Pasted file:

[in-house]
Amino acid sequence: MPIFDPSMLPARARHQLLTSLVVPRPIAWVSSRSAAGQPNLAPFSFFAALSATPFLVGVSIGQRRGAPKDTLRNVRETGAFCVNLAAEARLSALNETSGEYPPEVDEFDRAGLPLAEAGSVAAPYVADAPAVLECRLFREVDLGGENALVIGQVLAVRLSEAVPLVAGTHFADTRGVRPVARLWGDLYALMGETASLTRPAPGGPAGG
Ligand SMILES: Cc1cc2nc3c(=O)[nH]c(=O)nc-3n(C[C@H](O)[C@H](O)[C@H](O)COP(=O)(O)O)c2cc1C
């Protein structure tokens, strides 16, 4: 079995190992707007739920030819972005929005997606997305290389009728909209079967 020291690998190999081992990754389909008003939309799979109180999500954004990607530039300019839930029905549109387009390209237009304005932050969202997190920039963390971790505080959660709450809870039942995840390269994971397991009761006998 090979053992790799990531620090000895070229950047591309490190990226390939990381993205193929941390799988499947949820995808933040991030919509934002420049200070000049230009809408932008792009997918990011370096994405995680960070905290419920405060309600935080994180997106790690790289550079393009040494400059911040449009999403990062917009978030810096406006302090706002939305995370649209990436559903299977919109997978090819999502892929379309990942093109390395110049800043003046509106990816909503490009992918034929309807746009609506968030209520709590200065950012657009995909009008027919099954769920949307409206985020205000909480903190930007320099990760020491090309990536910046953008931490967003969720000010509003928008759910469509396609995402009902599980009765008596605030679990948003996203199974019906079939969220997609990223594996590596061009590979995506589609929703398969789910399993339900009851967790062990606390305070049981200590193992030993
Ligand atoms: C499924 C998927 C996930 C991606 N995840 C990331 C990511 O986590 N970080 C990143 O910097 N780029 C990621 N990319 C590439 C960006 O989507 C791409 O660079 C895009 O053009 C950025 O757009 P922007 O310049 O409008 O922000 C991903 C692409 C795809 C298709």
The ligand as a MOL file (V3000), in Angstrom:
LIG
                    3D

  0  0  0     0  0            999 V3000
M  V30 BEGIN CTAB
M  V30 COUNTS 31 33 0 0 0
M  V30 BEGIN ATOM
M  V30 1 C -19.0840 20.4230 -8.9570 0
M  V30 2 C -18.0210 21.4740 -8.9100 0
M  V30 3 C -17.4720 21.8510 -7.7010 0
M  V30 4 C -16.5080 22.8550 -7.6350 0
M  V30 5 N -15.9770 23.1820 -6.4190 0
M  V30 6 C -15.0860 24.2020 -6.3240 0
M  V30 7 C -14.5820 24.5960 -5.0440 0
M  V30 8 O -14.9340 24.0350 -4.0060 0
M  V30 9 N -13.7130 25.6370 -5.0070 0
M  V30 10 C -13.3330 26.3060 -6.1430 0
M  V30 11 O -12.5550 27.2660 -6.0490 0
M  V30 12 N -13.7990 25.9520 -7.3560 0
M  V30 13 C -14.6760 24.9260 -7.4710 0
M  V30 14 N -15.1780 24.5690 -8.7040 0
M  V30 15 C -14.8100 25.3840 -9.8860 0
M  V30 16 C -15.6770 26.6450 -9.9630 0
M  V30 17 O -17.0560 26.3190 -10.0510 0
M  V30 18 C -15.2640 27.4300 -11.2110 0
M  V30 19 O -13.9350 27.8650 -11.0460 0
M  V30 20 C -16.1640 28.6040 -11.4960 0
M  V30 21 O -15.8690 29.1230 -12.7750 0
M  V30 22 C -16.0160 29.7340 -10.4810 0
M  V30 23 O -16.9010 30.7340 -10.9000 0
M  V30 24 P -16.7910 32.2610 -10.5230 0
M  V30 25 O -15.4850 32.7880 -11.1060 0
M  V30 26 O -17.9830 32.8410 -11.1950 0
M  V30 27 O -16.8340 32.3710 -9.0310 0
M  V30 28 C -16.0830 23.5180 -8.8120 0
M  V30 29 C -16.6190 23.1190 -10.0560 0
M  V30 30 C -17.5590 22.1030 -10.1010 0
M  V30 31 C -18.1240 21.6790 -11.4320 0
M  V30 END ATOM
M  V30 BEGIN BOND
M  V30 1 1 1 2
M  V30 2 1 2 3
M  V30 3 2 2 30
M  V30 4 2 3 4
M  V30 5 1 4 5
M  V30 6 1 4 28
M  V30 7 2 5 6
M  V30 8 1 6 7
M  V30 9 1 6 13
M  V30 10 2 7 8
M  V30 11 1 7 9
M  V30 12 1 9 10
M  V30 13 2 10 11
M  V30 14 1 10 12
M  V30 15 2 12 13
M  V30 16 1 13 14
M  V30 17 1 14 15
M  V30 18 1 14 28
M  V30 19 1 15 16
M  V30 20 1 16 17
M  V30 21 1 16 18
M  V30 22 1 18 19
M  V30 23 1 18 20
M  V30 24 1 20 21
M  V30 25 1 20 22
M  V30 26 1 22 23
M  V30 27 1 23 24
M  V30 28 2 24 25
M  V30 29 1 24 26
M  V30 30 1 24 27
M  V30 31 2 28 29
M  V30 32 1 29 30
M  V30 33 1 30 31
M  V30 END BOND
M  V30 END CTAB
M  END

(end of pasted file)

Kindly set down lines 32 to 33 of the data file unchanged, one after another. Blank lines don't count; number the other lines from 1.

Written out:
M  V30 20 C -16.1640 28.6040 -11.4960 0
M  V30 21 O -15.8690 29.1230 -12.7750 0